When is it enough?
Our concussion retirement paper offers a framework for a decision-making algorithm for a complex conversation. The branch points use the best available evidence. This discussion takes place when the number, severity, or findings during evaluation suggest that the risks of repeated concussions are becoming too great. But even during routine consultations for concussion, when I ask my athletes if they ever had symptoms like the ones we are discussing for their current injury, I often get a yes. “Has that occurred once, twice, ten times, more than a hundred?” There is surely a research project there, but the answers never surprise me. It is clear that the exposure risk – the number of years in a sport, is as important if not more so than the number of recorded concussions. Organizations have done well in increasing the age at which collisions are part of the game at the youth level. Sometimes the answer to the challenging question about retirement is that we should take some more time to allow for further brain healing, and sometimes it is to change positions, and sometimes to change sports. The bottom line is that we do not currently have a way to measure this. So, for now, we lean on the bits of evidence we do have, then engage in honest conversations about these limitations.
All parties have varying interests when it comes to concussions. Education and “when in doubt, sit ‘em out” campaigns aim to reduce the risk of missing brain injuries. A coach’s job includes motivating athletes to be their best, coordinating the success of the team, and in fairness to coaches, (I have dabbled in some youth coaching with my children and have the utmost respect for the mentorship and role a coach has in an individual’s development) diagnosing injuries is not part of that job. Parents and even officials have been engaged in education efforts. Here too, we cannot expect diagnoses. Any program running contact or collision sports practices and games without athletic trainers is doing their players a disservice. Adherence to recommendations is not possible without a skilled medical professional to tease out the “real injuries” from those that can continue with some sideline care. “Are you hurt or are you injured?” This phrase burns in my brain as if I first heard it yesterday. But it was during my own playing days that I debated this very question often, and often answered it incorrectly as a player. The successes of sports medicine in achieving athlete safety are not possible without the care of athletic trainers. In fact, an athletic trainer saved my life in college. Their presence is even more necessary when it comes to concussions. Knowing the athlete and when that individual is “off” is sometimes all it takes to prevent missing the injuries we really need to not miss. Those that can turn chronic, or worse, deadly.
Why not just make it flag football?
I write this piece as the game plays in the background. Over the years, disillusioned by so much of what is wrong in athletics, but somehow the sounds of football in the background, while the Sunday sauce aromas fill the house, brings the family together. I played football on the street, in high school, and in college. My son played football. My father, my son, and I have bonded over this grueling game. Friends, and teammates, that to this day I would love to line up next to again. Relationships are forged in the wake of the gridiron’s violence and elegant athletic design and achievement. Why do we allow or embrace violence in sports? Is it baked into our mammalian DNA, like grizzly dominance rituals in preparation for hunting or in the protection of their families? The awe inspired by athletics, the early morning workouts, the dedication, the bravery of taking on the opponent with everything you’ve got. The rules of the game originally attempted to resemble the skirmish of colonial battle lines. Fathers of Ivy league sons encouraging this game to develop toughness and readiness during peacetime. The rules have changed. Safety is a priority. But there is a core to the game, that if changed, seems to take away the very heart of what it is supposed to represent.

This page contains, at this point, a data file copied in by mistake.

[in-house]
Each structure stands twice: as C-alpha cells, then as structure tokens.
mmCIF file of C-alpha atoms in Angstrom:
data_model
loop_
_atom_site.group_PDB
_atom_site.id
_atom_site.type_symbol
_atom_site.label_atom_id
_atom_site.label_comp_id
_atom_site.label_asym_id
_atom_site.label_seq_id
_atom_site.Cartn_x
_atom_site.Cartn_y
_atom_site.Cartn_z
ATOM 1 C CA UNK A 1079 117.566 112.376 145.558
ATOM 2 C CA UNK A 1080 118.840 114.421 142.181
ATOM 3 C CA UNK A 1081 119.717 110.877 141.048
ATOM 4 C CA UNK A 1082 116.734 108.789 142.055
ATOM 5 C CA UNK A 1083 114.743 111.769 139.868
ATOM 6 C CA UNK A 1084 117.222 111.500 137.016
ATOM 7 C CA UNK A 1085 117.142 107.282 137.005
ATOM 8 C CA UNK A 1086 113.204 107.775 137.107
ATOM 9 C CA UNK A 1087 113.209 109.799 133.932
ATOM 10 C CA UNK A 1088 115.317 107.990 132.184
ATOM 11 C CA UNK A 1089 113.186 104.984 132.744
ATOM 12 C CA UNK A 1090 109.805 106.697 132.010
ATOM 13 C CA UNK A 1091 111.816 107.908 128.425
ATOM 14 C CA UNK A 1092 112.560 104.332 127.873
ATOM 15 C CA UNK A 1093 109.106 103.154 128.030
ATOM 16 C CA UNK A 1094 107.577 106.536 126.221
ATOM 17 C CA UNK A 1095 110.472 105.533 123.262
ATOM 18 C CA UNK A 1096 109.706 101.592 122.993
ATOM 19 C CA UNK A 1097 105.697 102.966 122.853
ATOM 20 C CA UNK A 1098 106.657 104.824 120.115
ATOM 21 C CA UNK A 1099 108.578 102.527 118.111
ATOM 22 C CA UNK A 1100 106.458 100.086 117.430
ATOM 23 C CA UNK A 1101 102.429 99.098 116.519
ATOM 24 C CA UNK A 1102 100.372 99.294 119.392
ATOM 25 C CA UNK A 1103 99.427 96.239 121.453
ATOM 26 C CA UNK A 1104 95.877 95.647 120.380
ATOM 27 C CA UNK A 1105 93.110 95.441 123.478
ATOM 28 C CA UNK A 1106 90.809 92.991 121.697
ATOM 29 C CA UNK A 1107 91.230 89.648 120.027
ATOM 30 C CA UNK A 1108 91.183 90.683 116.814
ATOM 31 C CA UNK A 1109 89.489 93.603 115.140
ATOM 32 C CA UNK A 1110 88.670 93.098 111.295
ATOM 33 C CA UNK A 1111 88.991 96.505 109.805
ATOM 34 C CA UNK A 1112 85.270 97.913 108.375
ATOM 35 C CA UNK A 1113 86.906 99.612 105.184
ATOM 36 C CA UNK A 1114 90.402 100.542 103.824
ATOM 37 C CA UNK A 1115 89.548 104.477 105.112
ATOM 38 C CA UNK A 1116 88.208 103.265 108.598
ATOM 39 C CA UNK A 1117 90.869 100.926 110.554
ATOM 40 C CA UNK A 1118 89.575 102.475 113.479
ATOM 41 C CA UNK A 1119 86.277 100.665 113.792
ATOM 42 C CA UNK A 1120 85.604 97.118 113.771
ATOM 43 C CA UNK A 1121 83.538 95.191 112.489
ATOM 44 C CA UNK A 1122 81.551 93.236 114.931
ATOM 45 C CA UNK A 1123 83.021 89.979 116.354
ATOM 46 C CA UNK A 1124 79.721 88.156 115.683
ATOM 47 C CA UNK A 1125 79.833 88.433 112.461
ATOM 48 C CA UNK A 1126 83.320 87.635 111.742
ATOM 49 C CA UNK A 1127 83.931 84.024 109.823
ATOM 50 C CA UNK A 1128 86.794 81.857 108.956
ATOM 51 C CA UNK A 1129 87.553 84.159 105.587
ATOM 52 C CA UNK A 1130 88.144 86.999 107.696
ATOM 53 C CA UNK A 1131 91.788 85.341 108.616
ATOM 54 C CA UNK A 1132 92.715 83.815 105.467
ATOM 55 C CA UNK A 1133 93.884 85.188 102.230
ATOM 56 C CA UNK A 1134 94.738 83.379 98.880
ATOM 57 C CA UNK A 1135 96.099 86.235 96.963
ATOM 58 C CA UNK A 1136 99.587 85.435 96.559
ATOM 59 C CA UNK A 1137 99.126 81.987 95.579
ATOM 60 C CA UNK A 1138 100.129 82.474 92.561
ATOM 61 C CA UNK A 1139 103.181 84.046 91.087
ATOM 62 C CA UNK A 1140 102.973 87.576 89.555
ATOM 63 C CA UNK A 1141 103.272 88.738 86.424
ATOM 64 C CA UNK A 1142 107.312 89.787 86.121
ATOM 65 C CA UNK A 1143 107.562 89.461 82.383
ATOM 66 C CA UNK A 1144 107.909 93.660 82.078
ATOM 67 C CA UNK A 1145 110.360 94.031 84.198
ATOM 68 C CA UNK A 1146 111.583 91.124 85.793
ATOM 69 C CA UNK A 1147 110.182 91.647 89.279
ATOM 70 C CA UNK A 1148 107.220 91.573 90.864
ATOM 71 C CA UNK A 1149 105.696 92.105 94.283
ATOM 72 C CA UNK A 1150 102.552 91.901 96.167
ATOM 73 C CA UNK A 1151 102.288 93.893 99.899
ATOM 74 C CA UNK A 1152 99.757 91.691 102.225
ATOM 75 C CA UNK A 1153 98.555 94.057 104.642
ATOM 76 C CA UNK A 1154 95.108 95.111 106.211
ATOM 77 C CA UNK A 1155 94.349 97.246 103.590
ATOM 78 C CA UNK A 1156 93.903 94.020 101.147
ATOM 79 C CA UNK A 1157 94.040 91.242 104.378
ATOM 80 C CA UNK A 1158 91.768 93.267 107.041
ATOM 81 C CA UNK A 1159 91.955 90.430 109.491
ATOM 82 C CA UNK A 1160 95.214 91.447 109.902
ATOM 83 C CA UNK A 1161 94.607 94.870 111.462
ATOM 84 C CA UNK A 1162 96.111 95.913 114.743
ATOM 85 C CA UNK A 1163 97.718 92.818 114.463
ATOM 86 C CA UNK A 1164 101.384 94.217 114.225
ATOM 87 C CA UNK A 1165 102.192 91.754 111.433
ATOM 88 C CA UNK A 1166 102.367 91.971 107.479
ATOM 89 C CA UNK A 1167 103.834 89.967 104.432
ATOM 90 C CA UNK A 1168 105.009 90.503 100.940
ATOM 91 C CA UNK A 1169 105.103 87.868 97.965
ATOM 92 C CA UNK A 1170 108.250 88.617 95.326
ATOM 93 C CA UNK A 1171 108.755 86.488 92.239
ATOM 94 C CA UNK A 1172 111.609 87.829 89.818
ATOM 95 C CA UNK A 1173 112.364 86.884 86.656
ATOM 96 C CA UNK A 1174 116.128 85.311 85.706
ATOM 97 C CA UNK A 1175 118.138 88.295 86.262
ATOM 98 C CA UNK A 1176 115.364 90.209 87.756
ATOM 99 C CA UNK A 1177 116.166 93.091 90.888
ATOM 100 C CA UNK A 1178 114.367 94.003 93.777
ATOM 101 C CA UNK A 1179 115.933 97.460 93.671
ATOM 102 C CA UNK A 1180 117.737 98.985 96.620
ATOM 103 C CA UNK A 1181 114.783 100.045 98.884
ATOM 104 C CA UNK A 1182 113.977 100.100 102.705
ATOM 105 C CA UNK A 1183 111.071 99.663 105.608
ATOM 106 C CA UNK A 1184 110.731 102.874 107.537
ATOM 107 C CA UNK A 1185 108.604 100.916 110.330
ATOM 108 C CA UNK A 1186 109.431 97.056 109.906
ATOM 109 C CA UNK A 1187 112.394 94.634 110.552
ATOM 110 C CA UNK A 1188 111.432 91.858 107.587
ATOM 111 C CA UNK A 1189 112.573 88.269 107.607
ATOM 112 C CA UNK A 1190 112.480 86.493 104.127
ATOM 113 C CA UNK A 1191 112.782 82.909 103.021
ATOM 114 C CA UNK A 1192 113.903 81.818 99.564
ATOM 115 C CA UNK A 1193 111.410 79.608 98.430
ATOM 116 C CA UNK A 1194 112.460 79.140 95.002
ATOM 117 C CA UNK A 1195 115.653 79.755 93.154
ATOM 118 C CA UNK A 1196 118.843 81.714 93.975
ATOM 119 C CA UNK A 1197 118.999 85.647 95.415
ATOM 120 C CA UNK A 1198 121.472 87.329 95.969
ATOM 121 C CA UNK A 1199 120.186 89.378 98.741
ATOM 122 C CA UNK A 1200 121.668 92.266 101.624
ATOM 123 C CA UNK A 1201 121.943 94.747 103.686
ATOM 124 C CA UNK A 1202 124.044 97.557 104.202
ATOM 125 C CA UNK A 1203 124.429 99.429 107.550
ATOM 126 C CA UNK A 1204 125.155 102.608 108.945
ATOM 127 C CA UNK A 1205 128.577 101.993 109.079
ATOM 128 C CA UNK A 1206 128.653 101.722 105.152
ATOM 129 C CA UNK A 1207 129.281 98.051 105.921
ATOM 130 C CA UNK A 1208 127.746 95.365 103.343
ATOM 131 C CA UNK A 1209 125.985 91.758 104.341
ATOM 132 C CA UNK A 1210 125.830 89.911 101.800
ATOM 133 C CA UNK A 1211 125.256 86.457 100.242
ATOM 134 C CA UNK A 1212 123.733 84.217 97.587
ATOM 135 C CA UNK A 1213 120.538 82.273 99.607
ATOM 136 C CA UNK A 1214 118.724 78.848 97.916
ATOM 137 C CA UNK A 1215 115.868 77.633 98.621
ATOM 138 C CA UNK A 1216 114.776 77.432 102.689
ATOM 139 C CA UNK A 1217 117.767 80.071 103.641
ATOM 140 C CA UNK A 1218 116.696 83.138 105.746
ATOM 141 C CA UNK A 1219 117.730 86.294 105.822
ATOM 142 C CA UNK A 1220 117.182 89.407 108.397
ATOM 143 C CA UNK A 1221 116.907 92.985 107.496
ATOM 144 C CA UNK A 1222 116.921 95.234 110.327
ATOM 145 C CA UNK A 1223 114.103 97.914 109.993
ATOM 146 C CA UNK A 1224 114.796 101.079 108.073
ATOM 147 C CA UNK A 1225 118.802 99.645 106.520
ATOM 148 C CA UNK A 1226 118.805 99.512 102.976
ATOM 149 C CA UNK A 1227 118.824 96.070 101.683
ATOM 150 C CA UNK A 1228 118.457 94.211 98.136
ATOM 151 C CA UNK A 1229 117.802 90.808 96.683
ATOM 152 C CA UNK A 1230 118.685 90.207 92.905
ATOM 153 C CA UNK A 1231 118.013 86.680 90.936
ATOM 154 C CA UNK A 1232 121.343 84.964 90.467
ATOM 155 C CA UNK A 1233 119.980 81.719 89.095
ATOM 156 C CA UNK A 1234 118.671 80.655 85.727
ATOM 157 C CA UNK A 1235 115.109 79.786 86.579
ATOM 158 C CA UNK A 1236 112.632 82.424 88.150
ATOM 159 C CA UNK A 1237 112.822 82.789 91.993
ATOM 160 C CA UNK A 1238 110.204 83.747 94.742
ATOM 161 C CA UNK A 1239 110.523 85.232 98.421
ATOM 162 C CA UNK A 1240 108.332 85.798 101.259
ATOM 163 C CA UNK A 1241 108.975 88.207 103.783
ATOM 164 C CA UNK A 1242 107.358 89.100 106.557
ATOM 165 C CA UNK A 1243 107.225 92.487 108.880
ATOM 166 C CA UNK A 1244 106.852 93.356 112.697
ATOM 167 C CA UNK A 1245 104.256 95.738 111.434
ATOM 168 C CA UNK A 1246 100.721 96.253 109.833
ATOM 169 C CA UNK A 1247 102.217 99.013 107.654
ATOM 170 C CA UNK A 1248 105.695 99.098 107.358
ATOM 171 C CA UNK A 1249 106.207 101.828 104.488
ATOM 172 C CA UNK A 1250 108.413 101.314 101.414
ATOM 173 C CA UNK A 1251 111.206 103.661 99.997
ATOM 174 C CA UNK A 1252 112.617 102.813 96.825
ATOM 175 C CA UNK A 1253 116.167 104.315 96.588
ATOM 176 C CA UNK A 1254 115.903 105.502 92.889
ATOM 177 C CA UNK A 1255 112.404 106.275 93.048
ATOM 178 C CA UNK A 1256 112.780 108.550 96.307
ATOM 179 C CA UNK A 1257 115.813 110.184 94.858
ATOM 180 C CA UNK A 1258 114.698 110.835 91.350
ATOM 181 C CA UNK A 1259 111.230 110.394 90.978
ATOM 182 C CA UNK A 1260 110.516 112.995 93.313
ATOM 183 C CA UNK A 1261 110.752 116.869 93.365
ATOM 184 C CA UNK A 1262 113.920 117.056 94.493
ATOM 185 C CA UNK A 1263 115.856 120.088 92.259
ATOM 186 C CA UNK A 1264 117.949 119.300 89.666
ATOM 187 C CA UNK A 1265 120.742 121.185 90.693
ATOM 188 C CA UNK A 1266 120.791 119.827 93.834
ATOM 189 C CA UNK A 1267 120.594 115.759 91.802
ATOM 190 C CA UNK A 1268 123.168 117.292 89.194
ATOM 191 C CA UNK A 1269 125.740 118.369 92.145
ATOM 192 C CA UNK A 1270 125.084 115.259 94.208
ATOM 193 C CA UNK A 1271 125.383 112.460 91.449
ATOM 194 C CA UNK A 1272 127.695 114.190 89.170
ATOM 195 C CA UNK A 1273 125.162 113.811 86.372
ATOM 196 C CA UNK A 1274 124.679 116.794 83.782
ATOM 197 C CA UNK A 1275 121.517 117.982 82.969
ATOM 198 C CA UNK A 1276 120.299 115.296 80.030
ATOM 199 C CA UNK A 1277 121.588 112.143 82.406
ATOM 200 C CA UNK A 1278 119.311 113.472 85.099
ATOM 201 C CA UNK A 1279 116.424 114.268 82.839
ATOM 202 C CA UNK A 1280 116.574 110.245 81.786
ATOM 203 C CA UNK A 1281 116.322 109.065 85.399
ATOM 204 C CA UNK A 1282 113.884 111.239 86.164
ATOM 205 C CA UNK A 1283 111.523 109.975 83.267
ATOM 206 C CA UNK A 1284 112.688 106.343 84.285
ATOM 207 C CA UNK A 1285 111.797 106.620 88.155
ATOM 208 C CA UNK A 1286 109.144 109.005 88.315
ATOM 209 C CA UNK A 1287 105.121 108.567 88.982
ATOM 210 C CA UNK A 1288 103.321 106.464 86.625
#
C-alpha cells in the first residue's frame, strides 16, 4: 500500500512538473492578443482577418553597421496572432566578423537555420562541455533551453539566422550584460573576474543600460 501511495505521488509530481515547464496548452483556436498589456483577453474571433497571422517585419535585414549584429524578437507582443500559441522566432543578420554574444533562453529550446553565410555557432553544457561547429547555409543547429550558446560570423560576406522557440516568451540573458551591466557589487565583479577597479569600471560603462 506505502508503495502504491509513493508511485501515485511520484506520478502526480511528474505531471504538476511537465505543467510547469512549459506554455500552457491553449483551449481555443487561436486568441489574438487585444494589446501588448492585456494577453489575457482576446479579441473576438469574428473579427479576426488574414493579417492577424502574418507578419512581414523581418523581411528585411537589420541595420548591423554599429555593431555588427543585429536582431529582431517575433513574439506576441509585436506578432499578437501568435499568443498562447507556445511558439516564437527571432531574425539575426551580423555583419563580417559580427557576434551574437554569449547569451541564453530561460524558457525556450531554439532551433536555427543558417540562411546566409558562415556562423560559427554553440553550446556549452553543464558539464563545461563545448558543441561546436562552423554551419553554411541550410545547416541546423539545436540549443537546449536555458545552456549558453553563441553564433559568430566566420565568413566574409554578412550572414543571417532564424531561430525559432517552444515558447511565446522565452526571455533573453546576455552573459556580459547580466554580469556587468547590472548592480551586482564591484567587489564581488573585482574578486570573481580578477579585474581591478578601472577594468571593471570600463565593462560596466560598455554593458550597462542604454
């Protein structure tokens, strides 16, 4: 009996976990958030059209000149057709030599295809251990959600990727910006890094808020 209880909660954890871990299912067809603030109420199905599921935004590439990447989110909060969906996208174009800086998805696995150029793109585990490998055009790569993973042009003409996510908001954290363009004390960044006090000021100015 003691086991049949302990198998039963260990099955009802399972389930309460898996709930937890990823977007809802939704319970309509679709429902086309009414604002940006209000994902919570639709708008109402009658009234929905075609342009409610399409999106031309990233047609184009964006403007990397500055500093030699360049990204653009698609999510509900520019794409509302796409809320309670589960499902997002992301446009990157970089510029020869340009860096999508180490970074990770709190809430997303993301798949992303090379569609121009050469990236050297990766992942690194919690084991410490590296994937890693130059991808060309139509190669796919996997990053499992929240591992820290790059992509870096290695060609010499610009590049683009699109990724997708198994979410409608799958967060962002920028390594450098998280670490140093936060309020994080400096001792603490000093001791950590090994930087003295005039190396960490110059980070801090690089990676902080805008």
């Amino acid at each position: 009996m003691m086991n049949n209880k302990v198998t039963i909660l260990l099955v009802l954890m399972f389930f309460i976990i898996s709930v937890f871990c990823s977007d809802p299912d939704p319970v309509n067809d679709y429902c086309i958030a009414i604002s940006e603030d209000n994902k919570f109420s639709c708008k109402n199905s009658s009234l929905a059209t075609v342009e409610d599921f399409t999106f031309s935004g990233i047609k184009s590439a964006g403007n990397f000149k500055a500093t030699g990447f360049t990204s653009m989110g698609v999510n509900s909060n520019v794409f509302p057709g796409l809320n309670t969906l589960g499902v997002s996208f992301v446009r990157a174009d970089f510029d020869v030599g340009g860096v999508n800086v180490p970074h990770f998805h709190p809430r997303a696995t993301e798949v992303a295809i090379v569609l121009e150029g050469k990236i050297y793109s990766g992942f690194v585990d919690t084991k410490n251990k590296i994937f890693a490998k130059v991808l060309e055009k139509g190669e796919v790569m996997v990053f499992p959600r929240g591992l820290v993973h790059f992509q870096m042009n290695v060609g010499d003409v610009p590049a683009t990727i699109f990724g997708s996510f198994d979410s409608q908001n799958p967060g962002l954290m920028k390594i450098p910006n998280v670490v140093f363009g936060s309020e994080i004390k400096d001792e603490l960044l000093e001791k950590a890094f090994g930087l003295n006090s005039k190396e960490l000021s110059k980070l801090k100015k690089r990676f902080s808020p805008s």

Take a sip, get off the field
When in the heat of battle if neurological symptoms arise (headache, dizziness, lightheadedness, etc.) my recommendation is to take a moment. Get off the field (sub out), do a personal inventory, and if you have symptoms of concussion, talk to your trusted athletic trainer or team physician. I was asked once by an elite college coach if we ever let an athlete back in the game after they have reported symptoms. We know that this happens, constantly. We know that athletes are playing through symptoms. So why, if the player is honest, is there a “penalty” for that honesty? I do not pretend to be able to singlehandedly change the guidelines to something other than the current recommendation of absolute removal from play for any concussion symptoms, but we must find better ways of studying actual experiences and delineating what is, and what is not a brain injury requiring absolute refrain from play. Because whether we like it or not, it is happening. In every collision sport. So, for my athletes, I again remind them that their brains are vulnerable. That we, as medical professionals, cannot easily make decisions regarding your safety. And we know that safety is not your highest priority while playing a game that requires suspending sense of vulnerability. That is when your relationship with your trusted medical partner comes into play. You let them make that decision with you. Don’t enter the “am I hurt, or am I injured?” dialogue in your own mind.